Suffering and joy… They are one. When you wrestle with them to separate them in your mind, you lose every time. They are you. Both. And, you are already divine. All in this moment.

The joy and suffering you carry will NOT resolve in any future. Stop pretending it can, and love the one you’re with now, even — and perhaps especially — if that one is merely you. Merely you? There’s no “mere” about you, or anyone else. And this is one way to conceive a dark night’s purpose.

When the night of the senses strips away your fantasies about your being “merely” your sensations and futile thoughts of resolving suffering with some grandiose plan… You’re left with a naked you. And ridiculously, you run away from you, back to less profound states of feeling and thinking. Unresolved.

Neither you nor anyone else will see you as all you are, in your divine power and glory, unless you are naked, and little by little, begin to act, content with your nakedness. Then, as that proceeds, your true clothing fits you much more naturally, so you need not don an artificial persona to present to your self and the world.

If you want a rule and mindset for your future happiness, stop looking for it, or planning it. Seek divine union one child of God at a time. I think, as you do that, you will deepen union with the divine within you, meeting your own very-loving self over and over and over without even seeking that. Meeting your loving-self in that other Christface. That repeated shock of the unexpected is enough to sustain us for eternity, in the image and likeness of our loving Origin.

Forget “One day at a time.” That sort of rule for living doesn’t quite capture, “Live in the moment”—which itself is not easily accessible in cognitive terms, requiring mastery of mechanical practices like meditation. That’s no “light burden” either, for the everyday human being. What IS naturally human is relationship. Relate to one Christface at a time.

We have everything we need. Not for a lifetime. Or even the full day. For the moment. A string of which constitutes a lifetime. And beyond. One Christface at a time.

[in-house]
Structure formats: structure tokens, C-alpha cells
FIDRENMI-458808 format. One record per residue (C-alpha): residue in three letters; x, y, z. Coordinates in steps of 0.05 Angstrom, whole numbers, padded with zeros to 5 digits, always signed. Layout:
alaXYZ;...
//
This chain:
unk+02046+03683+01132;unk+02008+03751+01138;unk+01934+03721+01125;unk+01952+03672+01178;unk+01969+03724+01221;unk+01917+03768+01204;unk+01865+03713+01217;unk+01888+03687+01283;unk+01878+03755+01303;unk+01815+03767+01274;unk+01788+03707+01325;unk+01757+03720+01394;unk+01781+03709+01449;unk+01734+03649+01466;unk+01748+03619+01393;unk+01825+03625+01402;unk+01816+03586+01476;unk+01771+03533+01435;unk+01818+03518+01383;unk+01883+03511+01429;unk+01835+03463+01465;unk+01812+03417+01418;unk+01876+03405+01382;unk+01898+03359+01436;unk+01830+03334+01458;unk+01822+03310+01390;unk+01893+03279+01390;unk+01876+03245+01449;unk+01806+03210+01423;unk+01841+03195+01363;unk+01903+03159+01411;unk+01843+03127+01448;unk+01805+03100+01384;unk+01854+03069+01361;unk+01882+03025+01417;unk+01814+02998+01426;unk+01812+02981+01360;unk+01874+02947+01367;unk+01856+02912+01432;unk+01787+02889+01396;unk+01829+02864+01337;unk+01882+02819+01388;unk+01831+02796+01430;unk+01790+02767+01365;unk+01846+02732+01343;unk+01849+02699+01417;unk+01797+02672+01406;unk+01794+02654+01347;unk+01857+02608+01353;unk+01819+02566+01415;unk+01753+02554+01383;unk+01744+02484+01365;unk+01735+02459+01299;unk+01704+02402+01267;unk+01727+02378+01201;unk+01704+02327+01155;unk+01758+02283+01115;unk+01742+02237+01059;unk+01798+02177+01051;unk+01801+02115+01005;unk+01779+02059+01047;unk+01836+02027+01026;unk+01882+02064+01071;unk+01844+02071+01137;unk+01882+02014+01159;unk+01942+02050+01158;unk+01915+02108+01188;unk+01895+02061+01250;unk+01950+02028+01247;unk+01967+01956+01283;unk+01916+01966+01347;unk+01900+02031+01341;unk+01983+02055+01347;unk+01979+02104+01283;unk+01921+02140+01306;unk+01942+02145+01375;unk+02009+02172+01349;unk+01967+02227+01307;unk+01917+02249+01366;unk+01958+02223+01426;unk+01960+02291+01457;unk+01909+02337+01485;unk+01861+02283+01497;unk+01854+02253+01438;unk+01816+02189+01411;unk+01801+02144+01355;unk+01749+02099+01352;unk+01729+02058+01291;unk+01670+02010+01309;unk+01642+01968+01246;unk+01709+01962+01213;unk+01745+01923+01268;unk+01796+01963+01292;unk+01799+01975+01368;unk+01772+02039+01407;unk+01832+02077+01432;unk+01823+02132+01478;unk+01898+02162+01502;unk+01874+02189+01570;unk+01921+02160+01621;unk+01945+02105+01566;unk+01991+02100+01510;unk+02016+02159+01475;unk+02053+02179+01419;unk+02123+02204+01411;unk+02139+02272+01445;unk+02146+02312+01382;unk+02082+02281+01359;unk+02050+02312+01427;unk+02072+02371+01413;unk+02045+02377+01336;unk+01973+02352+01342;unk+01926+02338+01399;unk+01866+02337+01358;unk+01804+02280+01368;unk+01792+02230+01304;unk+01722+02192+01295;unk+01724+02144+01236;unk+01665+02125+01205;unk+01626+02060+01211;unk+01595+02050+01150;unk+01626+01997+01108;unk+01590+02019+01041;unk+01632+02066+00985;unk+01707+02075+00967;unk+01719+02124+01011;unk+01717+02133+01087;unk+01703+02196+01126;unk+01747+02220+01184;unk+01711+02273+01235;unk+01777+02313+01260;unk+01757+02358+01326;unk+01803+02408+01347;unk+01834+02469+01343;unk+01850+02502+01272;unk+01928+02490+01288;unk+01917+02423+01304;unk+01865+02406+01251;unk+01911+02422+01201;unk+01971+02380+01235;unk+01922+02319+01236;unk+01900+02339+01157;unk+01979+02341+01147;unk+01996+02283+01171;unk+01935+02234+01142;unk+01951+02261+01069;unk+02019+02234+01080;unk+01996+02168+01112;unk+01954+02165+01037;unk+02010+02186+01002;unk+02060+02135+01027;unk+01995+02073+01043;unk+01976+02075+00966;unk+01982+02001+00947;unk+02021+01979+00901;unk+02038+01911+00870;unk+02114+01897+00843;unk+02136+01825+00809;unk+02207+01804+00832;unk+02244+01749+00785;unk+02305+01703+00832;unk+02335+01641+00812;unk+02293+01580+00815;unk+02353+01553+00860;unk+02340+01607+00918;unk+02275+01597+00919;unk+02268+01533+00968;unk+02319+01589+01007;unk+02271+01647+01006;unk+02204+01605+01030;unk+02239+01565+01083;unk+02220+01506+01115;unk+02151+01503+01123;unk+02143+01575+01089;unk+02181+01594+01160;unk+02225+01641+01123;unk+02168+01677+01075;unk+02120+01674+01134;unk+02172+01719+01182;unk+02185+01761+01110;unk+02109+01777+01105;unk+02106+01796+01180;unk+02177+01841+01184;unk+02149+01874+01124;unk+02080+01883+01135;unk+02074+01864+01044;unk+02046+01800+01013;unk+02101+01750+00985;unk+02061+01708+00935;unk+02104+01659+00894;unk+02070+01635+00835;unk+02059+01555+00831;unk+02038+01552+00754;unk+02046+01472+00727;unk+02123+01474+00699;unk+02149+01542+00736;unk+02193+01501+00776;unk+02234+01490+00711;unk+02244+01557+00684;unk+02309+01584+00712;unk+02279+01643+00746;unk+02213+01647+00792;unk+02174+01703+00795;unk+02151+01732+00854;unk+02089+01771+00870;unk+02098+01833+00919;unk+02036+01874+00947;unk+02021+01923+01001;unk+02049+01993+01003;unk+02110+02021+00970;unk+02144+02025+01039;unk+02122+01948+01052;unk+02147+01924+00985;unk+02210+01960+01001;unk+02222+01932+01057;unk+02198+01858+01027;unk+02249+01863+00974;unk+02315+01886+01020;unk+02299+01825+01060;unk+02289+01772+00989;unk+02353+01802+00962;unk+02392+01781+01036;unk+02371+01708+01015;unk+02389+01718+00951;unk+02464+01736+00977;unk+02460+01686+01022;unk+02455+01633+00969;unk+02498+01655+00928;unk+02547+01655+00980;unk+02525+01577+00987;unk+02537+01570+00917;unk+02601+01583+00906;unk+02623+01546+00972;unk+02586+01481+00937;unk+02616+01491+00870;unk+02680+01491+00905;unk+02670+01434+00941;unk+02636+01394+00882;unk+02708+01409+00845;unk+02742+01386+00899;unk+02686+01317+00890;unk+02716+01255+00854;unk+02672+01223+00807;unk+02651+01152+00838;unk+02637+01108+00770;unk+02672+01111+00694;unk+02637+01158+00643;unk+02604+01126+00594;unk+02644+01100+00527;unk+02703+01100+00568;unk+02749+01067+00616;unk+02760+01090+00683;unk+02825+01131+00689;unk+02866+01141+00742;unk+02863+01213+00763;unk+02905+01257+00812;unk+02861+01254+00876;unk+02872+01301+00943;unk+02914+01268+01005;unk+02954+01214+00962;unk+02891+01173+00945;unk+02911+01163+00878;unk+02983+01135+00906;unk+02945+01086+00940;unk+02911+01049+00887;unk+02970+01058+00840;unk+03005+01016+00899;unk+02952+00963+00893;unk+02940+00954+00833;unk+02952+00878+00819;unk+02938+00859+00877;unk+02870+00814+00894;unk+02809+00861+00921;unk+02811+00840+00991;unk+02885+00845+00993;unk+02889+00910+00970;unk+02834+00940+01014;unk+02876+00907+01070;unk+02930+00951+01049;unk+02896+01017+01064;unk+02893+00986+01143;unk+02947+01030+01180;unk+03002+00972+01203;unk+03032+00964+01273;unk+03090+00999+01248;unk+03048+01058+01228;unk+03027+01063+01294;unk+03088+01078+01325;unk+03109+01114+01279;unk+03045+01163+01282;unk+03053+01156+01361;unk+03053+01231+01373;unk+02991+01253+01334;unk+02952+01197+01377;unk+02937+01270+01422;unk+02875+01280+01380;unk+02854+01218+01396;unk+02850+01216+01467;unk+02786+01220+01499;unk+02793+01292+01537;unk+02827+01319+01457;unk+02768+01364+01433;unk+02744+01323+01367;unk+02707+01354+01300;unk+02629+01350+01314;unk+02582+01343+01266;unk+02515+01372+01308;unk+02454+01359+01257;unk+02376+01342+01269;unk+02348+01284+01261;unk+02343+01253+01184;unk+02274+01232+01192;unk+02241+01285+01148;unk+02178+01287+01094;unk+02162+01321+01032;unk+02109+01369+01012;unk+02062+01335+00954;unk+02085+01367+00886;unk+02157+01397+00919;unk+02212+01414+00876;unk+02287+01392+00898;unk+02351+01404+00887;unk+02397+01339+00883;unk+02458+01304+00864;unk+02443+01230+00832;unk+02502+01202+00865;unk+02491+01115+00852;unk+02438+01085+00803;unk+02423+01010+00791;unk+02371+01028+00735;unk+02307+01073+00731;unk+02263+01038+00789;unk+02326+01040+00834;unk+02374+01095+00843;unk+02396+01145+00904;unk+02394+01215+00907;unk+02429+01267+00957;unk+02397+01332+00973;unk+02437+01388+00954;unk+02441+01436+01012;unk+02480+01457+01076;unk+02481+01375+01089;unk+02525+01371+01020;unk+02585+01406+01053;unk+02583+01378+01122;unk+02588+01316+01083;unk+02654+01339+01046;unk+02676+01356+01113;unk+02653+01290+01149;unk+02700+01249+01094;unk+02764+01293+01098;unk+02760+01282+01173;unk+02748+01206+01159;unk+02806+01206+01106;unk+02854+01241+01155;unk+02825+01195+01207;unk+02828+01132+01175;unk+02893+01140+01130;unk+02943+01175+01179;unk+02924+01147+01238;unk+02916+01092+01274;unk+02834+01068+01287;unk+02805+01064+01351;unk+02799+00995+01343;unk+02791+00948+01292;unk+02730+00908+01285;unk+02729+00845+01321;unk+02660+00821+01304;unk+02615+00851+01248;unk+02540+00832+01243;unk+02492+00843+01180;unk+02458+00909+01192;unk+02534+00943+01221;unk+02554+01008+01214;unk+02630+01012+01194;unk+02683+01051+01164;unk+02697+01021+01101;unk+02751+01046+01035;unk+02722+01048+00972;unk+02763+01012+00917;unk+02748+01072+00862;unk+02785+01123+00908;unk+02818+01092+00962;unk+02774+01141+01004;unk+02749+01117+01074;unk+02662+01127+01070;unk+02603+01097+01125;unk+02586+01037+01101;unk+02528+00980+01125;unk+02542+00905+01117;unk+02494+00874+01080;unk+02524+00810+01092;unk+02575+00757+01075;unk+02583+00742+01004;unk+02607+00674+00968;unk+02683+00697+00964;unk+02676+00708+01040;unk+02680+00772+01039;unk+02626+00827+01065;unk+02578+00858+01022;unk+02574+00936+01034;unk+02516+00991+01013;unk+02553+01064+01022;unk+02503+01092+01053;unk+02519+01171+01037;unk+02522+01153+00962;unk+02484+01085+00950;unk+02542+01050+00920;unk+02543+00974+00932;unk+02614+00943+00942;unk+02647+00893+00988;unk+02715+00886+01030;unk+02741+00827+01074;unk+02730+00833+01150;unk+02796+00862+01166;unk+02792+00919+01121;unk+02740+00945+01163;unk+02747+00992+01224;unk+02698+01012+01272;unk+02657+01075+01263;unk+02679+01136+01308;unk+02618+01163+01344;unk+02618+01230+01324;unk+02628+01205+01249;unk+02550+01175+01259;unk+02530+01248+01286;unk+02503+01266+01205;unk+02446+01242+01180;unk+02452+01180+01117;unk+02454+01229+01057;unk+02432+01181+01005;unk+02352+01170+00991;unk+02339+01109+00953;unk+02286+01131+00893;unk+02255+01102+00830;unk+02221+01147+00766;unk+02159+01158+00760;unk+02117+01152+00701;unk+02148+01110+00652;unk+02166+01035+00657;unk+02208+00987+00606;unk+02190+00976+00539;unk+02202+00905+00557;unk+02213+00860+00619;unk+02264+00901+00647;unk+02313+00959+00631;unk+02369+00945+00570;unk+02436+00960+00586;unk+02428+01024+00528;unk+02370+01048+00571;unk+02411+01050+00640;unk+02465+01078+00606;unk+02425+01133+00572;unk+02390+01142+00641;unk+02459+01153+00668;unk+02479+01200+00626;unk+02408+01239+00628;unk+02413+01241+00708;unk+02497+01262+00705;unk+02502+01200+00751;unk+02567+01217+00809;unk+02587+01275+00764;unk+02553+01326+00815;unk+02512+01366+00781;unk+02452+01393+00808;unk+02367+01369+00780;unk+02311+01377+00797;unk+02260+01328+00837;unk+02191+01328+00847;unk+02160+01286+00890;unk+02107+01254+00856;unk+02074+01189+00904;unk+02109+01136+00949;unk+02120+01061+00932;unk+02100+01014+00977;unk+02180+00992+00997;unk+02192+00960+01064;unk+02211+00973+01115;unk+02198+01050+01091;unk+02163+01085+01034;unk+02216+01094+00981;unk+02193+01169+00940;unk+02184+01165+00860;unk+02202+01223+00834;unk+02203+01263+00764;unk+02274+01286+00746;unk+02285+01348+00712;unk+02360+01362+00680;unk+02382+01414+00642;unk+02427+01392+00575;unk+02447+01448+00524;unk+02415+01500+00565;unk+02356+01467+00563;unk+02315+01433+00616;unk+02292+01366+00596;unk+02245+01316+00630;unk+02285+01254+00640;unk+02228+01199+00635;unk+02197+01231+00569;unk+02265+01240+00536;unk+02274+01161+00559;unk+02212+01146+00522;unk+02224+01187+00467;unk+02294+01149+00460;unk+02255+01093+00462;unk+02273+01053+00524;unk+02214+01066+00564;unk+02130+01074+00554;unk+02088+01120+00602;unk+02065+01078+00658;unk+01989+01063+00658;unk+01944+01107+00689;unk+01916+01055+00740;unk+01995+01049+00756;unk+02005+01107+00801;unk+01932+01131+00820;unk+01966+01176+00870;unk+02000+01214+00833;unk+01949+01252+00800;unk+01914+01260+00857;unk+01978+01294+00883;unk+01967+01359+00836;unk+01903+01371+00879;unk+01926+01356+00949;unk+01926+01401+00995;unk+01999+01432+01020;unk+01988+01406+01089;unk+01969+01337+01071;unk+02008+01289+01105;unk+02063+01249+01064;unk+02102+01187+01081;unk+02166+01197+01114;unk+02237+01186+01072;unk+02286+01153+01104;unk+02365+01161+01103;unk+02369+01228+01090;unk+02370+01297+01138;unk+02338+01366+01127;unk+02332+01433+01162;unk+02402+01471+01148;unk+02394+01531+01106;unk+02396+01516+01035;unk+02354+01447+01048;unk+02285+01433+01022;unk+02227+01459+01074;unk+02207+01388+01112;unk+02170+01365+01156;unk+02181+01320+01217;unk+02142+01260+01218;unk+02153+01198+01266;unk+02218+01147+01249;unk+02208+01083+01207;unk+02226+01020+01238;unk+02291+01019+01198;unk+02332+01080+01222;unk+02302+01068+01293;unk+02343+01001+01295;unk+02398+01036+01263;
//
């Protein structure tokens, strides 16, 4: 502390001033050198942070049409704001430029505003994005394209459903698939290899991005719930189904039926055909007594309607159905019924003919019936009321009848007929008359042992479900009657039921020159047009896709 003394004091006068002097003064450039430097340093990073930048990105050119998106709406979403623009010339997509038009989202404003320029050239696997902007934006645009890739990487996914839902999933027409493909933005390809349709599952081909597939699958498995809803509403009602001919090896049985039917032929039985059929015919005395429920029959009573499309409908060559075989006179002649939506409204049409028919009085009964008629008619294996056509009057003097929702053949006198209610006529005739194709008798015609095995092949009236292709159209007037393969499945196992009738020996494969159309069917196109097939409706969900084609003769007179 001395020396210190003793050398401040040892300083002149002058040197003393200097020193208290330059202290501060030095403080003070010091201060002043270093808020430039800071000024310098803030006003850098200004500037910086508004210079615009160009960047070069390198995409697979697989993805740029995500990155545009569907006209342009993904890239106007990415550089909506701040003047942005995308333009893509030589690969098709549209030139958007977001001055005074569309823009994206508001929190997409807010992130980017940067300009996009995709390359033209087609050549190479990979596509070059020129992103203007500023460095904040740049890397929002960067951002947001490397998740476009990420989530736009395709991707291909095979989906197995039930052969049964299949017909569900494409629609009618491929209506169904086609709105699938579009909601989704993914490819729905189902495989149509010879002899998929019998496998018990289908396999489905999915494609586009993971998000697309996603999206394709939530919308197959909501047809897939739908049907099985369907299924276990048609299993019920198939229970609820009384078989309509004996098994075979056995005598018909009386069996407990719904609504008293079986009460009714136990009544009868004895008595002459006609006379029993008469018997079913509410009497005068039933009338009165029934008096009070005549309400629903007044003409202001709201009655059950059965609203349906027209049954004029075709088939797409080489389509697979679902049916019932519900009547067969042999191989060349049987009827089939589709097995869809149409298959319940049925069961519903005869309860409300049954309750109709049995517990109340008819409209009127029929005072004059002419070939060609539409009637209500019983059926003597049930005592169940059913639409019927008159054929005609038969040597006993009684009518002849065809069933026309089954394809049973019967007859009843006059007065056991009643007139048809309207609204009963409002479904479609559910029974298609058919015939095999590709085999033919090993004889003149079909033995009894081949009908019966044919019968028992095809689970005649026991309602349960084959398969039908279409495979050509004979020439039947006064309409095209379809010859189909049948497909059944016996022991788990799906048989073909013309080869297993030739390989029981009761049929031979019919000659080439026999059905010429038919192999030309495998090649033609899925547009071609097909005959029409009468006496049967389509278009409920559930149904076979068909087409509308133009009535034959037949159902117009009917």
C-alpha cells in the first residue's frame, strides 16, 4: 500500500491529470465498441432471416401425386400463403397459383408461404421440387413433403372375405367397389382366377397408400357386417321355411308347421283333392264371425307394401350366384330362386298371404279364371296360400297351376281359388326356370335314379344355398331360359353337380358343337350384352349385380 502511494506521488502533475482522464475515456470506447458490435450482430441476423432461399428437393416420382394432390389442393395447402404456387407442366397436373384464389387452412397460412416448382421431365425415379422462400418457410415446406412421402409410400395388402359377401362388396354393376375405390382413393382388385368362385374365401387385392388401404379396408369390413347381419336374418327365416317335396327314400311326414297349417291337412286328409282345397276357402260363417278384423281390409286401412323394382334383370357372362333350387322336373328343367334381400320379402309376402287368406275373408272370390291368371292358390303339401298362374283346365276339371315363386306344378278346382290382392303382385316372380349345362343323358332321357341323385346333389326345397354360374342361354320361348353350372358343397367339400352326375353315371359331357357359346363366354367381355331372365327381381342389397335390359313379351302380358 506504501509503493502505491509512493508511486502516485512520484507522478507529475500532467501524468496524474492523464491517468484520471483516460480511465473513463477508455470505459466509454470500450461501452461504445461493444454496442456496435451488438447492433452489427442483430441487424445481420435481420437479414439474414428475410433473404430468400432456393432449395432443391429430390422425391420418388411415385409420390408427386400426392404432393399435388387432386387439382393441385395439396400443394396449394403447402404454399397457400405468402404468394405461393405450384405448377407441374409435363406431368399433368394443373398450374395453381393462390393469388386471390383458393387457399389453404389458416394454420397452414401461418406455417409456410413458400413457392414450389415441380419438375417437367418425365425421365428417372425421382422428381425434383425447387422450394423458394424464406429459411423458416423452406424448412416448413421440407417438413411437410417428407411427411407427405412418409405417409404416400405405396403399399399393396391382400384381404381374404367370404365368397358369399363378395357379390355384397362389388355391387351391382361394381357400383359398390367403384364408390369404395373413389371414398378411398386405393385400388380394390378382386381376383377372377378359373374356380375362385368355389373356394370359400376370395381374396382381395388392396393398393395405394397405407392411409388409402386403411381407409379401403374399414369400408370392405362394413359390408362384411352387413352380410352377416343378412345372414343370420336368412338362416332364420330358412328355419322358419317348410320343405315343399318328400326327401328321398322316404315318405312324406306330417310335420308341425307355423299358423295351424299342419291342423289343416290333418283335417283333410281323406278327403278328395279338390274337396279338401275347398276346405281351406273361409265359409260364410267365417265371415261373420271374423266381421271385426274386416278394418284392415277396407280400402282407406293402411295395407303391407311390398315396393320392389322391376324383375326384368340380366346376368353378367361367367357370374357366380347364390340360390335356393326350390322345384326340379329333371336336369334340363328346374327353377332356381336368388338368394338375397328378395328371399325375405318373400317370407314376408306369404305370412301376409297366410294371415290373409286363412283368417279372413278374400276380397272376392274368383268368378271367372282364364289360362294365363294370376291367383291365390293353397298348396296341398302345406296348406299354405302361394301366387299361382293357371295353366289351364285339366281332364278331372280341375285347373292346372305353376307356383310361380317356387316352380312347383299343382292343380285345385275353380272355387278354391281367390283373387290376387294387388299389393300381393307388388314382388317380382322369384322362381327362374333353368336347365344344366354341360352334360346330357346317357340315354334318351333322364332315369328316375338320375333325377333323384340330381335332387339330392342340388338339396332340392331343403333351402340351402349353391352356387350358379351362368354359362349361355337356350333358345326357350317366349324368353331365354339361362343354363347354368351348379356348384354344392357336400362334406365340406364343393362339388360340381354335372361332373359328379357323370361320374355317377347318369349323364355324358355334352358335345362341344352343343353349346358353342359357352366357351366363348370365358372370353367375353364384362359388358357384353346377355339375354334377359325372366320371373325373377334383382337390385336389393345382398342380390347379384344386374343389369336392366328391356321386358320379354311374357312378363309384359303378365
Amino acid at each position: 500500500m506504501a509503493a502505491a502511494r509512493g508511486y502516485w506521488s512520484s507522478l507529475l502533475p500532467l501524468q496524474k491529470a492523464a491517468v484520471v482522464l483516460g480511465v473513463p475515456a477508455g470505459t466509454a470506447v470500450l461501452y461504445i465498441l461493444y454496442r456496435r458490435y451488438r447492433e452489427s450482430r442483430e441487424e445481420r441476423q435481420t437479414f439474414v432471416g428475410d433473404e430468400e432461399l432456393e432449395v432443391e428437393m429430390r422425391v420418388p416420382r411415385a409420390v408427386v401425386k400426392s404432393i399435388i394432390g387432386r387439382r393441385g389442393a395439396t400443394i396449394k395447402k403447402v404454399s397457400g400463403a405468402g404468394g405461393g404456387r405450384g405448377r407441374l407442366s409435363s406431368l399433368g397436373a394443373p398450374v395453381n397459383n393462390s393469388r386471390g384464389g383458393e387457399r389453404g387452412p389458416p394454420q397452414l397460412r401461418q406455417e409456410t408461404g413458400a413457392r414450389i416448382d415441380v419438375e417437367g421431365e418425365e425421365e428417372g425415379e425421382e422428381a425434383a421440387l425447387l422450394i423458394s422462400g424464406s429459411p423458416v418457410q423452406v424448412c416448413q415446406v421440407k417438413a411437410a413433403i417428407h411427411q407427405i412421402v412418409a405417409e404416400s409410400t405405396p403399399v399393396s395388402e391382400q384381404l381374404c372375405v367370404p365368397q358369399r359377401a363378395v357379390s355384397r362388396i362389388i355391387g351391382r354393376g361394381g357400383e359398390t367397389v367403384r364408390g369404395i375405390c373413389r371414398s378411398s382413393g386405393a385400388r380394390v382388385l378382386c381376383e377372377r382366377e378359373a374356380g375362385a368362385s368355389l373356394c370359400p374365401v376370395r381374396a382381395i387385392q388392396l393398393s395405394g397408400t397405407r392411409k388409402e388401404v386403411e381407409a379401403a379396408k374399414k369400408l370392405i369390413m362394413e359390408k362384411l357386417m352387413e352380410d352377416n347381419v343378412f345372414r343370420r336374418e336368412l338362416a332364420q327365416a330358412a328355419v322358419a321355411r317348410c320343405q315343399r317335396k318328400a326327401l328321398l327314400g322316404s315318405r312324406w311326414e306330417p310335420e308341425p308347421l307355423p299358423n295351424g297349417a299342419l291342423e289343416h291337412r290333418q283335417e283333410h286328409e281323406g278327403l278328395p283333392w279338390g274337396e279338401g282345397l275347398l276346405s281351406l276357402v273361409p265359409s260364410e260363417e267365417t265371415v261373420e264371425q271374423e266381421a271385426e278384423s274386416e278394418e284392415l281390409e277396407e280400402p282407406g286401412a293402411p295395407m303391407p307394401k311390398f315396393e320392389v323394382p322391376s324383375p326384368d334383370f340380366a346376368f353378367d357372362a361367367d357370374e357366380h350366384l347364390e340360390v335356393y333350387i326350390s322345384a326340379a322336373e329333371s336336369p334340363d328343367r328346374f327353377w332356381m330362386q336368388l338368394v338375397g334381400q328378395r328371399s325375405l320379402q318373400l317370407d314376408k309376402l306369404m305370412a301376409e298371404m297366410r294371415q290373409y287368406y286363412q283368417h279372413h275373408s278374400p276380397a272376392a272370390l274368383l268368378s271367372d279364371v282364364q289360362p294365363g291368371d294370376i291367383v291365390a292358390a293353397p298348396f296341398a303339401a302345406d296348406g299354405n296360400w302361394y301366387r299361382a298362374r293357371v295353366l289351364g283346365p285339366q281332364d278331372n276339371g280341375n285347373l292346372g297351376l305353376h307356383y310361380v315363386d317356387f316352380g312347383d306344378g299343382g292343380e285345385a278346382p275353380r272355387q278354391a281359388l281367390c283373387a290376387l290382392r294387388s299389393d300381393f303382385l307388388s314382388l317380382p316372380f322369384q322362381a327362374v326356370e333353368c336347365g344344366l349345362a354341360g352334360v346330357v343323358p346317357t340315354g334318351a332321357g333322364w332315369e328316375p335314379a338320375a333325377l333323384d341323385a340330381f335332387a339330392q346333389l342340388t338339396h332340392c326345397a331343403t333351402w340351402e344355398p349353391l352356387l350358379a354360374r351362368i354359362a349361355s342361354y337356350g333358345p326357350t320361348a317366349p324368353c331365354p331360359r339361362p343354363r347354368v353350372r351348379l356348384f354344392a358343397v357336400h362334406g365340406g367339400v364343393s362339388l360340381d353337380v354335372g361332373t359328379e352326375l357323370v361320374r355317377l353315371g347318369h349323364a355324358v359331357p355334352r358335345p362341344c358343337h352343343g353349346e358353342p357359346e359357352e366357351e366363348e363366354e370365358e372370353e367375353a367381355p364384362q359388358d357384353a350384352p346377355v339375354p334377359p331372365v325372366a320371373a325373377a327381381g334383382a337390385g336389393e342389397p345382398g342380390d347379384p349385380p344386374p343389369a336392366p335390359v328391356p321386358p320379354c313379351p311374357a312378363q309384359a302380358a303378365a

A shorter synopsis of this article, extricated from Dark Night contexts, is next.

[see also resource index]

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Neil D. 2020-05-13

Dark Night of the Soul (3) – Michael Mirdad

[3 minute read]

If you’d like shallower but wider presentation than the earlier selected excerpts, before diving into their full sources, here’s a decent soup-to-nuts application, all on one (long) page.

Nicely synthesized and broadened for a comtemporary, if somewhat New-Age commercial consumer market, I’m comfortable endorsing it as orthodox enough to the original:

“…not being able to make it go away is one of the main purposes … to see how we respond when we do not feel in control of everything.”

“Instead of trying to take control, now is the time to be still and allow God to inspire whatever new direction is best for our highest good.”

Its self-help, commercial flavor carries something vague that feels to me slightly unfaithful to the purest tradition from John of The Cross—-doesn’t quite nail the mark, for me, on involuntary purgation:

“…during the Dark Night, it’s important to remain open and prayerful for signs that might direct and guide us through the process and beyond.”

Maybe this is bound to happen when one adopts an unpossessable gem too possessively for commercial gain. Nevertheless, it’s by no means distracting or detracting. And he weaves in not only Joseph Campbell, but Steve Jobs!

What appeals to my own experience most deeply about Mirdad’s style is his subcurrent of agnosticization. I once thought of myself as called to serve my specific religion, but now think of my religion in terms of how it serves me and my soul: I myself am absolutely and an infinitely greater being than a corpus of abstracted dogma and doctrines (deposit of faith). We might say an institution has its own soul, but only because individual human souls compose it. Mirdad’s agnosticism is no turnoff to Christians.

Here are some favored selections from Mirdad’s page:

…everyone (and I mean everyone) goes through the Dark Night of the Soul…at least two or three times …averaging a few years…yet almost nobody talks about it or even knows anything about it.

…a purging process that calls us to release all that is unhealed or unnecessary…not yet divine within us and bring us closer to our true divine expressions.

… not something we would ever wish…nevertheless, the most transformational experience this earthly life has to offer.